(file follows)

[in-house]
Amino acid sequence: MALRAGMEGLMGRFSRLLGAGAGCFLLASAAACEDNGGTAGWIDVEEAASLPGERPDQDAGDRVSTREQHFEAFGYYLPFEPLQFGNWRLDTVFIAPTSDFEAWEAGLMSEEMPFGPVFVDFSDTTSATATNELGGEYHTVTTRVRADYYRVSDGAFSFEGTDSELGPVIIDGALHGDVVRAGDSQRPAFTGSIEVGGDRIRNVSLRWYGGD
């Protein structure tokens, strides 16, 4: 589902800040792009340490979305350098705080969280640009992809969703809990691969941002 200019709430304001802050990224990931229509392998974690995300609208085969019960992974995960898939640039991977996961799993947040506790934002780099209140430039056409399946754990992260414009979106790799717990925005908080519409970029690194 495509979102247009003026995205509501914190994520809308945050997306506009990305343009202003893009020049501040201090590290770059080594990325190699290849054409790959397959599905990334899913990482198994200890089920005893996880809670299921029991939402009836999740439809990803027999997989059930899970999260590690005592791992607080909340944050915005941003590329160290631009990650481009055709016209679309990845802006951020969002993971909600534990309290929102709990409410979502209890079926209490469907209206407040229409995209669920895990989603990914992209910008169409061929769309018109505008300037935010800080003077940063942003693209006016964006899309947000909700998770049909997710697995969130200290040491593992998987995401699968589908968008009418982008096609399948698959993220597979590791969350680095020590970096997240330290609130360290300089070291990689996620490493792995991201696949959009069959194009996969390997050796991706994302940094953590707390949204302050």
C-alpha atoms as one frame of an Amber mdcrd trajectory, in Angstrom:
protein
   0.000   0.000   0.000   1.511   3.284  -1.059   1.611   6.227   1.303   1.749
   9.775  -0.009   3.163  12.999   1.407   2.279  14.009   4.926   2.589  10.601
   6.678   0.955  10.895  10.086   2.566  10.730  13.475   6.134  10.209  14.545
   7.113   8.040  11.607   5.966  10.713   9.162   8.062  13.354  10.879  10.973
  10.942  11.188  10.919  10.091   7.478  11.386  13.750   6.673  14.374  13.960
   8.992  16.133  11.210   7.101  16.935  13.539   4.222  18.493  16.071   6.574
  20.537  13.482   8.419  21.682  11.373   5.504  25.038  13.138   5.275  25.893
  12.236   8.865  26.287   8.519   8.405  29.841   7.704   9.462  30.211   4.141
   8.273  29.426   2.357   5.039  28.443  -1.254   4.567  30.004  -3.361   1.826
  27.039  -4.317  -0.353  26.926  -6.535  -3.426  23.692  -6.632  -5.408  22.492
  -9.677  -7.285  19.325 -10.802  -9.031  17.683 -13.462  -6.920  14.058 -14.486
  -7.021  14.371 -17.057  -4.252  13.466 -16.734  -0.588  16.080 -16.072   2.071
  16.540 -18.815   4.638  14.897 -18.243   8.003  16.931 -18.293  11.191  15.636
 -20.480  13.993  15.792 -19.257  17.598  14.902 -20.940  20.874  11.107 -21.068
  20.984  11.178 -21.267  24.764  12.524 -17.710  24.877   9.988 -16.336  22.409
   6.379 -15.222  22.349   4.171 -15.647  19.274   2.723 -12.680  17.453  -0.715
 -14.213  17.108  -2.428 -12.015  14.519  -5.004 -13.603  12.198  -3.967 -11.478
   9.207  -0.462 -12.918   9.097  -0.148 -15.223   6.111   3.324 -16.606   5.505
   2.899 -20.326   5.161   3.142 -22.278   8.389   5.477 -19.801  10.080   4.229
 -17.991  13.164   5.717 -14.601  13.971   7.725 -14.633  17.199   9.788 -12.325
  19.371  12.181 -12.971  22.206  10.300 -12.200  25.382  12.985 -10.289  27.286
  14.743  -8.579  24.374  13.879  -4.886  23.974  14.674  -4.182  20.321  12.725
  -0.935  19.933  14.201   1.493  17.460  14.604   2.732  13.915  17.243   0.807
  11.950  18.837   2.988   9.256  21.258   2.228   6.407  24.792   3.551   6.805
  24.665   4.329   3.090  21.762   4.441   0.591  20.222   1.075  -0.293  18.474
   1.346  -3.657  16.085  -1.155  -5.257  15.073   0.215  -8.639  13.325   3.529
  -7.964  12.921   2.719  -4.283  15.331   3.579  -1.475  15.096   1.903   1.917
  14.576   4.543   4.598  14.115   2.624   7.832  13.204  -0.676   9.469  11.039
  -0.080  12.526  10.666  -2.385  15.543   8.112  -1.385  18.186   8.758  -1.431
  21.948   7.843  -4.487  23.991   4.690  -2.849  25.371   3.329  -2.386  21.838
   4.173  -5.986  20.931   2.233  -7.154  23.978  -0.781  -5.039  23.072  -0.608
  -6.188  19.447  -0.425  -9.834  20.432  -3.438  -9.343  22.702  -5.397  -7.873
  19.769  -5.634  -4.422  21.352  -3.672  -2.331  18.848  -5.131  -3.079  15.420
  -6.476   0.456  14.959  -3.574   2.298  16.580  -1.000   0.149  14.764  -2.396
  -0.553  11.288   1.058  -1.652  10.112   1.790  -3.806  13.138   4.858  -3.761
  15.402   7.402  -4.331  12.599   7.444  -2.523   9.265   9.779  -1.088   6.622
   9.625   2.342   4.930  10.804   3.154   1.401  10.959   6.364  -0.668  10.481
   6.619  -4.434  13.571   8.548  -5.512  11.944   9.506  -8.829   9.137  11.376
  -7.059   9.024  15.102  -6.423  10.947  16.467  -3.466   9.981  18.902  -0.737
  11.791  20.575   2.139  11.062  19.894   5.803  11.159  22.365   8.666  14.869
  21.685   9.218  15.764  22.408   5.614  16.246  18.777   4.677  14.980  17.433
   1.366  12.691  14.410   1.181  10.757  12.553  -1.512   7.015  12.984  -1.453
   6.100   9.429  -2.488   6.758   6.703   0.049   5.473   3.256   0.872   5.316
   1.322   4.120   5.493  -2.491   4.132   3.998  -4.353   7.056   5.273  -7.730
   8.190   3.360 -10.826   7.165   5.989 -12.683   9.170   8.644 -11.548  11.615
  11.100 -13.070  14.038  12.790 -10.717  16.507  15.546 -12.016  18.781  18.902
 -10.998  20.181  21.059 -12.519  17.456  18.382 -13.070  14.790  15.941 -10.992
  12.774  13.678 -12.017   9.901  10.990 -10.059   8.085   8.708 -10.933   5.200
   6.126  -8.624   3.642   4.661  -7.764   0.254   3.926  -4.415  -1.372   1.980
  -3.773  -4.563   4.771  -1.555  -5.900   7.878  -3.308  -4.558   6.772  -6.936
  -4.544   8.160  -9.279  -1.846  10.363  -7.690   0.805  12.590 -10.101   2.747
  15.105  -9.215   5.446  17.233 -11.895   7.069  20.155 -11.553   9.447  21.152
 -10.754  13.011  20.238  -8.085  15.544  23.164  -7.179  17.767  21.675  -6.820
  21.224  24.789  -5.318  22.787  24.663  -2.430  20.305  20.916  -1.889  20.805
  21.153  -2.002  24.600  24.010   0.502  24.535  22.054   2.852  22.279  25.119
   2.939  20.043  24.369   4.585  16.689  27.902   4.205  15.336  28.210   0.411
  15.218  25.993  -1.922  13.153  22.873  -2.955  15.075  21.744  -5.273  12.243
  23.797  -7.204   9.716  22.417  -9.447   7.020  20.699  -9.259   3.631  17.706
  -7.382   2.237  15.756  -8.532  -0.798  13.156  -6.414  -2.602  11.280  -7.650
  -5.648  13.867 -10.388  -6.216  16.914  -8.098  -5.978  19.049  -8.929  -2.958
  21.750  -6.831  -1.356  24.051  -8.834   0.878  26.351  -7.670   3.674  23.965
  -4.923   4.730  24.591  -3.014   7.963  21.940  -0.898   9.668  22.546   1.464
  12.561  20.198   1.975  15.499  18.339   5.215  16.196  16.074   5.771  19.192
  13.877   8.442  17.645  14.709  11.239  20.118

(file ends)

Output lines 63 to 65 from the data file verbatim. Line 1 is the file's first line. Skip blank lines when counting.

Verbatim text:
  23.797  -7.204   9.716  22.417  -9.447   7.020  20.699  -9.259   3.631  17.706
  -7.382   2.237  15.756  -8.532  -0.798  13.156  -6.414  -2.602  11.280  -7.650
  -5.648  13.867 -10.388  -6.216  16.914  -8.098  -5.978  19.049  -8.929  -2.958